Thursday, December 8, 2016

Identifying Our Enemies?

Num 13:27  And they told him, "We came to the land to which you sent us. It flows with milk and honey, and this is its fruit. Num 13:28  However, the people who dwell in the land are strong, and the cities are fortified and very large. And besides, we saw the descendants of Anak there…
Num 13:30  But Caleb quieted the people before Moses and said, "Let us go up at once and occupy it, for we are well able to overcome it." Num 13:31  Then the men who had gone up with him said, "We are not able to go up against the people, for they are stronger than we are."…
Num 13:32  So they brought to the people of Israel a bad report of the land that they had spied out, saying, "The land, through which we have gone to spy it out, is a land that devours its inhabitants, and all the people that we saw in it are of great height. Num 13:33  And there we saw the Nephilim (the sons of Anak, who come from the Nephilim), and we seemed to ourselves like grasshoppers, and so we seemed to them."

Someone well pointed out that Israel’s problem in refusing to enter into the Promised Land was that they didn’t realize who their real enemy was.  They didn’t need to fear giants they should have been more worried about being seduced by their gods and assimilated into the world.  Perhaps another way to say this is that they didn’t know who they should fear the most.  They feared what man could do to their bodies more than the God that redeemed them and would judge them.  If Israel had been worried about idolatry rather than physical danger their history would have been much different than it turned out to be. 

Misdirected fear and a misunderstanding of who our enemies really are have always plagued our sanctification.  For many Christians this same irrational fear of physical trials is seen in how they tend to identify their greatest enemies as communism or liberalism.  At least they seem to get much more excited over politics than doctrine and church, etc.  But we never read in the Bible where the early church identified Roman laws as the enemy.  This is the same mistake that Israel made because they are more worried about personal freedoms and the removal of persecution than they are in being godly in the “midst of a crooked and twisted generation, among whom you shine as lights in the world”.

I mean if we are commanded to be good slaves if we find ourselves in that situation and to serve our masters as unto the Lord, then our enemy is not slavery or social injustice, it is allowing situations to defeat our ability to be godly no matter what, to demonstrate to all that Jesus is our love and life before all else.  If we can be an influence for good and justice in this world that is great, but man’s greatest need is not social justice it is getting right with God so that he will escape the just wrath of God.  Justice will be served for all someday and if we aren’t in Christ it will mean eternal condemnation.  Being more concerned with people’s comforts and freedoms than we are about their eternal souls just makes no sense.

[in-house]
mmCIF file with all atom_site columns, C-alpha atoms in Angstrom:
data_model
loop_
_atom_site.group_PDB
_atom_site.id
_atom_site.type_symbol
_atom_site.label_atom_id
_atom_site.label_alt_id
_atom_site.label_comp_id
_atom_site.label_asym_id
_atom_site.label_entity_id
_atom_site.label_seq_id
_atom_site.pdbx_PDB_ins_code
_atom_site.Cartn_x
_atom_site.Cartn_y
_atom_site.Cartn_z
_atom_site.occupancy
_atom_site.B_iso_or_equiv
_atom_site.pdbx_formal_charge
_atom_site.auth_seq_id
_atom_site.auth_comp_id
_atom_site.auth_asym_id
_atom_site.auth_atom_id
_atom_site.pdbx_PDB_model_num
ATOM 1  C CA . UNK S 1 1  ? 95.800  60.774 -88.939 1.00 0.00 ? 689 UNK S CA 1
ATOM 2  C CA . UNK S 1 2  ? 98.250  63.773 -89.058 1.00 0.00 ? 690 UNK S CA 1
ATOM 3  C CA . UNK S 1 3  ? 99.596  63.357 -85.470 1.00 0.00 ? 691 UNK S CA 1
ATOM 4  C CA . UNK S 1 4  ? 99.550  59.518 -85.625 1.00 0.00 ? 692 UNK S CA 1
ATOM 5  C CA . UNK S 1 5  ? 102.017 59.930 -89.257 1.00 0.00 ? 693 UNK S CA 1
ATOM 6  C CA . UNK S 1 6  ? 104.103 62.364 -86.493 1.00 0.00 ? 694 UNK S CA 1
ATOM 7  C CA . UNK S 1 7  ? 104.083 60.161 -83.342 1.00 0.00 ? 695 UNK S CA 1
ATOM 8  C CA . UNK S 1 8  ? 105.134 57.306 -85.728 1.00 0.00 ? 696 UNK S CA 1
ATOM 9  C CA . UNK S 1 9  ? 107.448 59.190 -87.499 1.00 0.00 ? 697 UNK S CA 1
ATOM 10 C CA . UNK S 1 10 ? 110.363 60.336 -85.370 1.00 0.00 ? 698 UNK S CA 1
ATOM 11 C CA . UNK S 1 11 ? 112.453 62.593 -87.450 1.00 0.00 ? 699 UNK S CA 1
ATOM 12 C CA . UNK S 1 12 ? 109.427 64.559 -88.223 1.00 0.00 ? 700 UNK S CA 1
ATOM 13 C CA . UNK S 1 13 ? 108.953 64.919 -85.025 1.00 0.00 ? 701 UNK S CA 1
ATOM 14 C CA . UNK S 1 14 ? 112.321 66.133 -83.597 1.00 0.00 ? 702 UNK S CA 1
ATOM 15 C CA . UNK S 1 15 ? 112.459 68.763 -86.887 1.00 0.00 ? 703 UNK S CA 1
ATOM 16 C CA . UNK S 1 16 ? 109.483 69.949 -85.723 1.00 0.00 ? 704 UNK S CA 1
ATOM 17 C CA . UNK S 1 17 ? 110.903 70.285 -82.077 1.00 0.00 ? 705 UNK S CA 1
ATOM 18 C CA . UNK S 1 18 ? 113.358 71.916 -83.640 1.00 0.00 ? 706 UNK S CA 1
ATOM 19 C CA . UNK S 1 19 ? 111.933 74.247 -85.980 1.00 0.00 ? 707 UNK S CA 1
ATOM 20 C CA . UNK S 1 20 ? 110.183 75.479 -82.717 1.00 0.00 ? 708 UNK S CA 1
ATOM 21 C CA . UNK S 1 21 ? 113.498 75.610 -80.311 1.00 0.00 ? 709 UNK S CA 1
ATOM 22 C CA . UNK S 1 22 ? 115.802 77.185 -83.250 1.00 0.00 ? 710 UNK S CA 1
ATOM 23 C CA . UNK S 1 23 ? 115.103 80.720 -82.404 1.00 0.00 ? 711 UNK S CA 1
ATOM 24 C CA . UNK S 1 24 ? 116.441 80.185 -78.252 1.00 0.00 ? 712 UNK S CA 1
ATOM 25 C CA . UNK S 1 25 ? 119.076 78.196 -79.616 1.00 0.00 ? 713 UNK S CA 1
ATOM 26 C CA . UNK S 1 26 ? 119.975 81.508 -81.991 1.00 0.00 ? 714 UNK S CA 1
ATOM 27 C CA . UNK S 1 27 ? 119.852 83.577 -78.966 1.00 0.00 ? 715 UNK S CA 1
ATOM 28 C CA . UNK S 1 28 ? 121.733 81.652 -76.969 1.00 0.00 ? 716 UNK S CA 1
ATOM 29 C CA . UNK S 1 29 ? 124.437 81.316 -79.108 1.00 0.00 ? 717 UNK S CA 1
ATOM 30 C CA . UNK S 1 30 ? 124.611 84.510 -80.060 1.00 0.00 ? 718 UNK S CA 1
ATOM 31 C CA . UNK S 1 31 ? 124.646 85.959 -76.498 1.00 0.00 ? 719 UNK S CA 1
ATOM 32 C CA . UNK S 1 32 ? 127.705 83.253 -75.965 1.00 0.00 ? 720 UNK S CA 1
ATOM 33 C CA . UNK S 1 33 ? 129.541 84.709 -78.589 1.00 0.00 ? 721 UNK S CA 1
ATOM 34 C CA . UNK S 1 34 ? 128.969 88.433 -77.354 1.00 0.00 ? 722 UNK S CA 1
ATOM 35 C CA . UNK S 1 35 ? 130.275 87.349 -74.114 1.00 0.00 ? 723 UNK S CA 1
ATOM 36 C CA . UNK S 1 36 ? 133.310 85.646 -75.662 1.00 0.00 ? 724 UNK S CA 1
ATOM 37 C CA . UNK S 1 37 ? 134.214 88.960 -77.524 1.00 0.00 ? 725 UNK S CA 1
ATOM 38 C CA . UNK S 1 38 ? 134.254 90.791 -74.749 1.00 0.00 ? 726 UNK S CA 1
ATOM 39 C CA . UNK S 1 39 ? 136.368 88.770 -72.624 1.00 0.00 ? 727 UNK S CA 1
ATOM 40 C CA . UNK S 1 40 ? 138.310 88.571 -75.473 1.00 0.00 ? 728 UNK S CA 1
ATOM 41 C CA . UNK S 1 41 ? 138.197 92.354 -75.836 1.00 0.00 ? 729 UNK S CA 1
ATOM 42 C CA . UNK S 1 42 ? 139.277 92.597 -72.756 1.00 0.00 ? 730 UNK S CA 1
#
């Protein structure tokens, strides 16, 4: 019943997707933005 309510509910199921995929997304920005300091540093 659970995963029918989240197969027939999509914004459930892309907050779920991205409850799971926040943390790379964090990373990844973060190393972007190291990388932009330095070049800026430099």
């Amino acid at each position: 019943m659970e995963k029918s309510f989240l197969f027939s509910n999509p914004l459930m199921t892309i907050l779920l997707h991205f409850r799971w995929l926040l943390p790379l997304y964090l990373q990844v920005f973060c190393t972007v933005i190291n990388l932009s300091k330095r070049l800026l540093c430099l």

Others identify their greatest enemy as sickness or poverty.  But it should be obvious that this makes the same mistake as earlier.  It sees temporal things that will soon be taken away from us anyway as something to be avoided at all costs.  And so they try to twist Christianity into the idea that God saves us to remove such suffering in this life.  This causes us to spend more energy to remove these problems rather than to serve well in them which completely misses the point of sanctification and Christianity altogether.  James tells us that afflictions in life are part and parcel of living in the kingdom of God.

Jas 1:2  Count it all joy, my brothers, when you meet trials of various kinds, Jas 1:3  for you know that the testing of your faith produces steadfastness. Jas 1:4  And let steadfastness have its full effect, that you may be perfect and complete, lacking in nothing.  Being faithful in affliction is how we are perfected and complete in serving the Lord.  So if we tell people that God wants you to have health and wealth and personal and political freedom so you can do whatever you want with no one telling you otherwise then we are systematically removing the ways to grow strong in the Lord and to glorify his name among the nations. 

Our real enemy is first of all God if we are not justified in the cross of Christ.  After that a Christian must realize that his only real enemy is whatever would lure his heart away from putting Christ first in our affections.  As far as I can see, being sick or poor or a slave or oppressed should draw me closer to Christ.  On the other hand, being healthy and rich and free to do whatever I want can easily cause me to take Jesus for granted and work to make me less dependent on him.  Our enemies are spiritual, not physical, Eph 6:12  For we do not wrestle against flesh and blood, but against the rulers, against the authorities, against the cosmic powers over this present darkness, against the spiritual forces of evil in the heavenly places.

1 comment:

  1. Excellent points. I would add these 2 refs that show Joshua’s part in the spying out:
    Num. 14:
    6 And Joshua the son of Nun and Caleb the son of Jephunneh, who were among those who had spied out the land, tore their clothes 7 and said to all the congregation of the people of Israel, “The land, which we passed through to spy it out, is an exceedingly good land.

    30 not one shall come into the land where I swore that I would make you dwell, except Caleb the son of Jephunneh and Joshua the son of Nun.